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I came to make this movie as passionately as I have taken to anything in my life. From the beginning, The Trouble with Aoibhe was driven by two keen motivations, to raise my standard of filmmaking both artistically and professionally, and to bring to culmination my long time dream to tell the story of an optimist who refuses to renege on her optimism in the face of adversity. And, when it came to finding the right story, all I had to do was look at the frightful campaign posters that lined Cork’s streets.

Watch "The Trouble With Aoibhe" Official Teaser:

During the Summer of 2013, there was an abortion referendum in Ireland. An anti­abortion government littered the street with vile images of fetuses. Women, the government claimed, would supposedly suffer if abortion was legalised. The ruse worked and the amendment was not passes; but I was angry, not at the pro­life side, but at prejudice in general. From this anger came the character of Aoibhe, the embodiment of sweetness and good will. Aoibhe sees only the best in everybody and wishes only to do good. There’s just one problem: Aoibhe has had an abortion in 1980s Ireland.

And, so, I had a plot.

To realise this plot I needed the right team. Keenly, I longed for utter professionalism to make in order to make the best film possible. Crucially, my loyal friends and producers Adam McCarthy and Stephen Broekhuizen were the first in. They are champions of every project, and their willingness to embrace the skills of organisation that I lack make them my most valued partners in all film endeavors. In the case of Justin McCarthy, David Horgan, and Mary Ginnifer (DOP, Gaffer, and Make­up artist respectively), these were three professionals hose record in filmmaking was so great that I almost felt intimidated to approach such seasoned, award winning pros. But their warmth and humour made me feel instantly comfortable in our ability creating a “hit short.” Rounding off the production crew were the tireless and brilliant Phillip Connolly and my dear friend Emmet O’Brien.

There are stunning performances in this film. Through a production that was made uneasy by human traffic in Ballincollig National Park, and an endless parade of traffic in Ballinlough Park which threatened to derail all of our sanity, our actors were thorough professionals. Trevor Somers, a decorated TV actor, was a breath of fresh air on set. Despite this, however, he is utterly chilling as the vile face of prejudice incarnate in the film. Two incredible youths also featured in the film. Without dialogue, Leah Comiskey and James O’Conner (who was only 9 at the time of filming), communicate with simply a look what better than many adults could hope to achieve. It was truly a pleasure working with this cast on a movie that seemed just right for its era.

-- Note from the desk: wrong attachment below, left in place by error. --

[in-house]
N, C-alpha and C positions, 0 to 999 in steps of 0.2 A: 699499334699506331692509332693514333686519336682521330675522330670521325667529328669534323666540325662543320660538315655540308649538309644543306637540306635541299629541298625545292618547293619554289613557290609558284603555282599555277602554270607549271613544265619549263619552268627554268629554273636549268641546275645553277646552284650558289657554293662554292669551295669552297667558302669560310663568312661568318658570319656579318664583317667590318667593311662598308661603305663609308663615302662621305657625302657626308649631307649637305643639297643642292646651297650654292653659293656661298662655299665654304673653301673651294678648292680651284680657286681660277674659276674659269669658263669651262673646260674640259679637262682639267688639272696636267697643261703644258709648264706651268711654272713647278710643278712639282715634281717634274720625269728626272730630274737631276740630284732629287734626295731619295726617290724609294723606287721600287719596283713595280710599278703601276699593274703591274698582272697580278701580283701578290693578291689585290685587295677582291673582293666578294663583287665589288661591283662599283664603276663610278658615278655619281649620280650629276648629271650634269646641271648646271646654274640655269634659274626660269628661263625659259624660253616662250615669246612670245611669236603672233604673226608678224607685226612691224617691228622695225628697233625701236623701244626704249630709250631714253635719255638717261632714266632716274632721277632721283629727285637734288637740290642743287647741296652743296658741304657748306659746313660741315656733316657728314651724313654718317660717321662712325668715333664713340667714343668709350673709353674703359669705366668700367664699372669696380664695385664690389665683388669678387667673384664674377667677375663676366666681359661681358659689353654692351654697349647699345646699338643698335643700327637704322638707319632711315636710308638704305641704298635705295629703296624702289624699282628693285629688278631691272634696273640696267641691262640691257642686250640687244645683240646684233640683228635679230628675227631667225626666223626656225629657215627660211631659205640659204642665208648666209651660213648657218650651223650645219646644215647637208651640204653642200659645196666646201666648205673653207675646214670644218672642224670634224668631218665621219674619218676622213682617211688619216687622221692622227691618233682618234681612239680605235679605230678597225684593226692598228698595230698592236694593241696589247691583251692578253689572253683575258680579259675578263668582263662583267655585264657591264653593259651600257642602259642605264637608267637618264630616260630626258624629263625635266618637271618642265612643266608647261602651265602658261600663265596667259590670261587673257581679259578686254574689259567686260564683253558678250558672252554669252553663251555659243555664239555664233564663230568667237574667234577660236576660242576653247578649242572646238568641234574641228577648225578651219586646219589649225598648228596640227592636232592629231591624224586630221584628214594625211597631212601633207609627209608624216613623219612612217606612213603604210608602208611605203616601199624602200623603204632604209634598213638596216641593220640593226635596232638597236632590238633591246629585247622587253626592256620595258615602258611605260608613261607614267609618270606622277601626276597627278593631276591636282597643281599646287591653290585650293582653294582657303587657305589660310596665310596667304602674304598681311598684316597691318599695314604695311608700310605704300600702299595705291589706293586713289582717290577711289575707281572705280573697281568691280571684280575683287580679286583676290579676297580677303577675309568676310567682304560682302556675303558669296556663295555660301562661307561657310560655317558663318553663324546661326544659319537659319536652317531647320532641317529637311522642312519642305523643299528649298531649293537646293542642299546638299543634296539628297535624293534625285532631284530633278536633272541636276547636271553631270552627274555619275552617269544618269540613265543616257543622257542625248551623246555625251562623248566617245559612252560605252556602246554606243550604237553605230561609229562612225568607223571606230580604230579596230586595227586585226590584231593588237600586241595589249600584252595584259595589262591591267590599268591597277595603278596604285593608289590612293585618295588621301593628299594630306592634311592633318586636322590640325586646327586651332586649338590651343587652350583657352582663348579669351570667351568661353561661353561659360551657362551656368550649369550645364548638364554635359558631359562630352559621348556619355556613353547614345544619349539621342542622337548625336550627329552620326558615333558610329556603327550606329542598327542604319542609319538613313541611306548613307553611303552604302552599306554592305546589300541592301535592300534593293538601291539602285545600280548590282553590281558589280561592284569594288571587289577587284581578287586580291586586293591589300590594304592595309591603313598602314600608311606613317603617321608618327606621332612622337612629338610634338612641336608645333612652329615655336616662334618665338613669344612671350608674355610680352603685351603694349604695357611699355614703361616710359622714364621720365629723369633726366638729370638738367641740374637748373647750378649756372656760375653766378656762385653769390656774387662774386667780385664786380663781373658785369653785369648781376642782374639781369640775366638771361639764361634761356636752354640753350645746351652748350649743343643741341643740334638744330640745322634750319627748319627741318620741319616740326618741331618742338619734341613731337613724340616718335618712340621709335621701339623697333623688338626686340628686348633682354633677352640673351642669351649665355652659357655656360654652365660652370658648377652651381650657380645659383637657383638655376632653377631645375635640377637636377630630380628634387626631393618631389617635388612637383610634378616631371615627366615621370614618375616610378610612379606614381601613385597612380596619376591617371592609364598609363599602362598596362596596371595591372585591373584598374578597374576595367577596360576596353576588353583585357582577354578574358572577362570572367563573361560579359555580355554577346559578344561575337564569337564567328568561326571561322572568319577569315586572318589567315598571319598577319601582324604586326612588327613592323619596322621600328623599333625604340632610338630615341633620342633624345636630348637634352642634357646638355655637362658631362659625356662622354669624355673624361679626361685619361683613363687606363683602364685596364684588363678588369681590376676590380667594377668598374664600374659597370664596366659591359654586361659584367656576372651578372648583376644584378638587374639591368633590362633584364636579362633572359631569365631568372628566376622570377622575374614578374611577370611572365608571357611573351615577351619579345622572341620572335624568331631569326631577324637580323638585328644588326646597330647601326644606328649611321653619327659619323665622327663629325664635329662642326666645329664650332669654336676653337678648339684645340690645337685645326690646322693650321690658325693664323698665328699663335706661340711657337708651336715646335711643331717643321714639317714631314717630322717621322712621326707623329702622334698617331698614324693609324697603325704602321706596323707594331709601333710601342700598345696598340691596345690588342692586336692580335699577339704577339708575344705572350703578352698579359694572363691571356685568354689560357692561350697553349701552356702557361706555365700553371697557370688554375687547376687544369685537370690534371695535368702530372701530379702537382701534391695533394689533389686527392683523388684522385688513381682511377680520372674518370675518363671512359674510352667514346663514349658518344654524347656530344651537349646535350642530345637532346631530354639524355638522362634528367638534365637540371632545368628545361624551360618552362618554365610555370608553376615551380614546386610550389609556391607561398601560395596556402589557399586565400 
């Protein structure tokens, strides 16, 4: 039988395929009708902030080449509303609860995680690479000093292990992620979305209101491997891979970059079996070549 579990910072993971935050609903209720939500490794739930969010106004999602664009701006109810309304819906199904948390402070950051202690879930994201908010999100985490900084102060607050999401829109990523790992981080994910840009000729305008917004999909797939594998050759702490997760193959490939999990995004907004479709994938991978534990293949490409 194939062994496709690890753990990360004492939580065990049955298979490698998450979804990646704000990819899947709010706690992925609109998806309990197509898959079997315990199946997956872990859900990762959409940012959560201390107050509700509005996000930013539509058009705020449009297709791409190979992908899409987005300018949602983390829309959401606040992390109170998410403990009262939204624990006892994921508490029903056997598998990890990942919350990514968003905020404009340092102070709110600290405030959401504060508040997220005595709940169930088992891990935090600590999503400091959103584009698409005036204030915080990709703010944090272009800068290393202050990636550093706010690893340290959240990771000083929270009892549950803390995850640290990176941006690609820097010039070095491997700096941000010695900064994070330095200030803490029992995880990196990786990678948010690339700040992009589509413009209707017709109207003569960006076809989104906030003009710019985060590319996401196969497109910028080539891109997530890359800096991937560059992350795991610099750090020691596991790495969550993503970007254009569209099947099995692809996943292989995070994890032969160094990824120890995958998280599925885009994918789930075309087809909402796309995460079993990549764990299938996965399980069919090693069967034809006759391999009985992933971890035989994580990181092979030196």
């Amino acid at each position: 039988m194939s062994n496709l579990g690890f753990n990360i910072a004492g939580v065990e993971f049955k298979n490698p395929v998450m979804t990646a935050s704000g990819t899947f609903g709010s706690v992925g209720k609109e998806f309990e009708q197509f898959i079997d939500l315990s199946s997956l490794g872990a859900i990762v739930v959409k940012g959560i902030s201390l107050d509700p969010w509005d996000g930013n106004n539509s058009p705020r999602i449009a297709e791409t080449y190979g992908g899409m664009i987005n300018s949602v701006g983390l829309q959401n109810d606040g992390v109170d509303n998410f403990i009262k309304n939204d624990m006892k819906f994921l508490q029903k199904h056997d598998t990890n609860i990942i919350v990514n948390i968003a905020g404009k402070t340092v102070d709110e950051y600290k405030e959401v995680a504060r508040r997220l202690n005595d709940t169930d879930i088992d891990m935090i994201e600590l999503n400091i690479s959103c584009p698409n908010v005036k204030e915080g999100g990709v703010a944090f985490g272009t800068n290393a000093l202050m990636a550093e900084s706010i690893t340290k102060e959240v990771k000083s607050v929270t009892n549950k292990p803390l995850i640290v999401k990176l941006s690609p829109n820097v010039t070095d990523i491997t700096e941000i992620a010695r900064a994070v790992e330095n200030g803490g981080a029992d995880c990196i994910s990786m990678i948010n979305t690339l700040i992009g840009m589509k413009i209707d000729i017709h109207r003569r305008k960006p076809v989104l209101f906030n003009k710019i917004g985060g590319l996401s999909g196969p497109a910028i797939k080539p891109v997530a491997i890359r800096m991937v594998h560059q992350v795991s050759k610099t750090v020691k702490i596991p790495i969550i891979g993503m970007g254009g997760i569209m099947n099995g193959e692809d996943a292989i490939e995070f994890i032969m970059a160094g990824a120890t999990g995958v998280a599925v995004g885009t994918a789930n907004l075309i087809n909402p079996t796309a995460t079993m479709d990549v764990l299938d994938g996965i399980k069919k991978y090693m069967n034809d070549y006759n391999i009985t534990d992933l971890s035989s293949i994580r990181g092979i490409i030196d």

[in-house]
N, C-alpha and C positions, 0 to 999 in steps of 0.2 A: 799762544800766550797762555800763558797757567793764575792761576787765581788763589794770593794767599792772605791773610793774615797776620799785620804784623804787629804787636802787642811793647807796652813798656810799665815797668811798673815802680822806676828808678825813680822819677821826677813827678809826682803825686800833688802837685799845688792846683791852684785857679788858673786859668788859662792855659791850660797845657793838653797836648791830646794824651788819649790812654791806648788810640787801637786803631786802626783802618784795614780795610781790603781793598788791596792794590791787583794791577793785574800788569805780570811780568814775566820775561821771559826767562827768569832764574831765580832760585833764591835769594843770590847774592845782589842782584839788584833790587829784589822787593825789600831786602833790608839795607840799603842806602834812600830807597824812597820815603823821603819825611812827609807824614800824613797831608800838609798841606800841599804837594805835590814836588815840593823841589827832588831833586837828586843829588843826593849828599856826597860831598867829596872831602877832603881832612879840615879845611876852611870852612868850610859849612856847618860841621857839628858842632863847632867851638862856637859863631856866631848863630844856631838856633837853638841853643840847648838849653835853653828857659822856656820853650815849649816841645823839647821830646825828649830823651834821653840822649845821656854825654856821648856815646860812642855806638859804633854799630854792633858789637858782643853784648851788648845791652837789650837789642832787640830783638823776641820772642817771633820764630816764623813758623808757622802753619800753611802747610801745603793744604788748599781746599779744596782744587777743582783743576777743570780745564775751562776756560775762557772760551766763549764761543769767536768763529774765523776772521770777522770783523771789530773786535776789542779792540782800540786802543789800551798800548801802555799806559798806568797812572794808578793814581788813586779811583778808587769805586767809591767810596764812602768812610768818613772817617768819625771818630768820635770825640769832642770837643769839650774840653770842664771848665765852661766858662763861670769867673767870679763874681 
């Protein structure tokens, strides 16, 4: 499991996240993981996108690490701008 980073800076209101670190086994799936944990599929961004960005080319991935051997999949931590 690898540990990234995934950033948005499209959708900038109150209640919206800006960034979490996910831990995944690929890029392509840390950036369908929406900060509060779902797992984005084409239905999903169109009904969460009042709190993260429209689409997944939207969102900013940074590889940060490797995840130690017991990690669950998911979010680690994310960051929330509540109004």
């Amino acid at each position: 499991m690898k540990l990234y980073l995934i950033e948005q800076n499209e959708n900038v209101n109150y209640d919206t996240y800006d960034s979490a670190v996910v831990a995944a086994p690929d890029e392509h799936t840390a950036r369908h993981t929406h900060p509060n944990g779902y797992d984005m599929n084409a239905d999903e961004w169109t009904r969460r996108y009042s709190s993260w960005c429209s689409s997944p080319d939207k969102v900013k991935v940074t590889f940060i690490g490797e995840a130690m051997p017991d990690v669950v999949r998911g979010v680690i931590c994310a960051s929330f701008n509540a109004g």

Finally, after over a 11 film festivals and counting, and showings both domestically and internationally, I am reminded of my gratitude to two very special women. Firstly, the star of the film, without which none of this would be possible. I was warned by Justin Mccarthy that this project need a powerful lead actress, but I could not have imagined just how incredible a star he would recommend. From my first meeting with Irene Kelleher, I was captivated. Herenthusiasm for the project equalled mine and gave me strength. I felt then that I had found a friend, and I had. Irene’s performance is nothing short of extraordinary. She would brighten our day on set and then stagger us with her performance. Irene’s portrayal of Aoibhe is the heart of the film, and I thank Denis O’Sullivan for driving our lynchpin to set without complaint.

Finally and not least, for my life’s great producer and my friend in all things, I am thankful to my partner Cristine Byrne. Aside from ghost­writing a vital moment in the film involving a flowerpot, Christine ghost writes all of the great moments of my life. Along with my ever supportive family, I love her very much.

I love that The Trouble with Aoibhe takes you into the past to view the present, I love that it pushes technical and narrative boundaries, but mostly I love that it has heart. On behalf of everybody in the Aoibhe family, I hope that you feel the same.

- Written by Ross Carey, director of The Trouble with Aoibhe.

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